Rice is hearty and can last a long time. Just avoid excessive heat or moisture. (Your pantry is fine for storage.) White rice can be stored longer than brown rice. Uncooked brown rice can last six to eight months in a pantry, while white rice can last four to five years. Once cooked, keep brown rice refrigerated for up to five days and white rice for about a week.

By the numbers

  • There are approximately 2,500 family rice farmers in California.
  • The Sacramento Valley is home to 97 percent of the state's rice farms.
  • California ricelands provide open space and habitat for nearly 230 species of wildlife.
  • Nearly 5 billion pounds of rice are produced here annually. That's more than two-and-a-half times the weight of the Golden Gate Bridge.
  • About 85 percent of California-grown rice is Calrose medium grain, the variety used to make sushi.
  • Americans eat an average of 25 pounds of rice a year.
  • One pound of rice makes about 16 servings.
  • A serving of rice costs 10 cents.

Sources: California Rice Commission, US Rice Producers Association, USA Rice Federation

The annual cycle of a rice farm

March: In preparation for planting, fields are carefully leveled with GPS-guided equipment. (Flat fields allow rice farmers to conserve water.) Fertilizer is applied, shallow furrows are rolled into the field and 5 inches of water is added.

April: Rice seeds are soaked and then loaded onto small planes. The planes fly at 100 miles per hour above the fields, evenly distributing seeds. The heavy seeds sink into the furrows and begin to grow.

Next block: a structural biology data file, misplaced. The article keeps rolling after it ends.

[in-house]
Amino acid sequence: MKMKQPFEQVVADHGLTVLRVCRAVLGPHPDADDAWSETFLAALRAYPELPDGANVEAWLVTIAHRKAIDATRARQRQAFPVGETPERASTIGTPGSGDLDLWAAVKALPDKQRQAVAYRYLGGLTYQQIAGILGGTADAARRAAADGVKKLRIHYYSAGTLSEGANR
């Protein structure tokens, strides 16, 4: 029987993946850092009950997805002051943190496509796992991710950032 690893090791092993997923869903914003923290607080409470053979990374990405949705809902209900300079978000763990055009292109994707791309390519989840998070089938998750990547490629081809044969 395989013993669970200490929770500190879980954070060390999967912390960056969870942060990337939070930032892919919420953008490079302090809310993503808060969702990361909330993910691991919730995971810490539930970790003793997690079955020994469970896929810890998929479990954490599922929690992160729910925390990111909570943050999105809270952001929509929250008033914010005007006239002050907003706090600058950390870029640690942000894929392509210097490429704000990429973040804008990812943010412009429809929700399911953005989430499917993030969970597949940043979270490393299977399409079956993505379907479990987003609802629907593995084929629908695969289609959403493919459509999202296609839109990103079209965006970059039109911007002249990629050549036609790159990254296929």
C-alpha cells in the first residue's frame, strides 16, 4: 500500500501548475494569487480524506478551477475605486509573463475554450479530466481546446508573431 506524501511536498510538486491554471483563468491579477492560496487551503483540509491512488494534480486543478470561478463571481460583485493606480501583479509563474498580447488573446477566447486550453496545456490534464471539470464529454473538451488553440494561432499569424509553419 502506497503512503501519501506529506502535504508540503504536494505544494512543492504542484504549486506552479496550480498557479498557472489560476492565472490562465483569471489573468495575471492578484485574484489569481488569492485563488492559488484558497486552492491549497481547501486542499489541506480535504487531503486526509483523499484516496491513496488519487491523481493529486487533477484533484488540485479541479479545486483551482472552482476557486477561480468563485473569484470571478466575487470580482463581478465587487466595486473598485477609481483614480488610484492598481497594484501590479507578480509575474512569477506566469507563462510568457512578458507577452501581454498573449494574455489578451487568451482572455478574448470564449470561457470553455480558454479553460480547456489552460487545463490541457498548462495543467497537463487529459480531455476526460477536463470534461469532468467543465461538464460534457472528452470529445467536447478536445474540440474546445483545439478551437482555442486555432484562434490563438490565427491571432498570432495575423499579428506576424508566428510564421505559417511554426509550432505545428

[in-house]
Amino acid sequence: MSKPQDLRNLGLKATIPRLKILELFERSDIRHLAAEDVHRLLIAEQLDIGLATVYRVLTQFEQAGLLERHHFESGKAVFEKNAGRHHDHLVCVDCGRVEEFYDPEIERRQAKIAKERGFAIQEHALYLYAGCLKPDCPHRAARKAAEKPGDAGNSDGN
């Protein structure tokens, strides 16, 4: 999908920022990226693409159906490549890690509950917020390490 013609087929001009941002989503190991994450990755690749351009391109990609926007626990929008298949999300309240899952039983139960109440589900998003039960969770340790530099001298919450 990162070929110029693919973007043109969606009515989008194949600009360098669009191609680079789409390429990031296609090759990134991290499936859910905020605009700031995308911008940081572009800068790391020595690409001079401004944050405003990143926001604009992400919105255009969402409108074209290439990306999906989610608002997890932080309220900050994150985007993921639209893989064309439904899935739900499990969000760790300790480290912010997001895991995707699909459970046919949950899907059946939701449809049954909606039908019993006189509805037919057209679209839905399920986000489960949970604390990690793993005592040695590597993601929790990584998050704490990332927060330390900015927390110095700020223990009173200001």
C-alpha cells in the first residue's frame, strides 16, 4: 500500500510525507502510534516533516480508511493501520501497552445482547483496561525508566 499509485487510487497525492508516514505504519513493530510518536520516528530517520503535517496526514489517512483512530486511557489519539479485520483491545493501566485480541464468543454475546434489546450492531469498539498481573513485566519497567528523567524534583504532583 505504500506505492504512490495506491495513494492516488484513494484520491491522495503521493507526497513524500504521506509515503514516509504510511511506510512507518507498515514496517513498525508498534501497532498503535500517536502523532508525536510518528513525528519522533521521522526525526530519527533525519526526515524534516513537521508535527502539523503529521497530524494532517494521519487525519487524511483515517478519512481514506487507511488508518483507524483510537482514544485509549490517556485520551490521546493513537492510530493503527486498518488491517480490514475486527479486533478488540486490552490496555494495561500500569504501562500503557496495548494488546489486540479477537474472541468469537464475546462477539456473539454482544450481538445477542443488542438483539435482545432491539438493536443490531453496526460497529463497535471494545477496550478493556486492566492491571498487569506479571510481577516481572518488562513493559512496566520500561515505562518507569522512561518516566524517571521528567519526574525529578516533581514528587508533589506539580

August: Plants are maturing and reaching 3 feet in height. By late summer, the grain begins to appear in long, loose clusters on the top of the plant.

September: The water is drained back into the soil to become groundwater, and specialized harvesters remove the grain from the plant. The crop is then dried and stored until it is taken to a mill. At the mill, the hull is removed, leaving brown rice. For white rice, the bran layers are removed, leaving just the pearly inner grain.

November: A shallow amount of water is again added to the fields, allowing the remaining rice straw to decompose while providing wildlife habitat throughout the winter months.

Wildlife wonders

Nearly 230 species of wildlife call California rice fields home, at least part of the year. Laws Pocket Guide to Birds of the Sacramento Valley can help you identify unique species.

A view from a California rice farm

Sandy Denn blogs about her Glenn County rice farm. From challenges with drought to the memories of decades of rice harvests, follow Denn and her family as they continue the tradition of growing rice in the Sacramento Valley. The blog is available at

Megan Alpers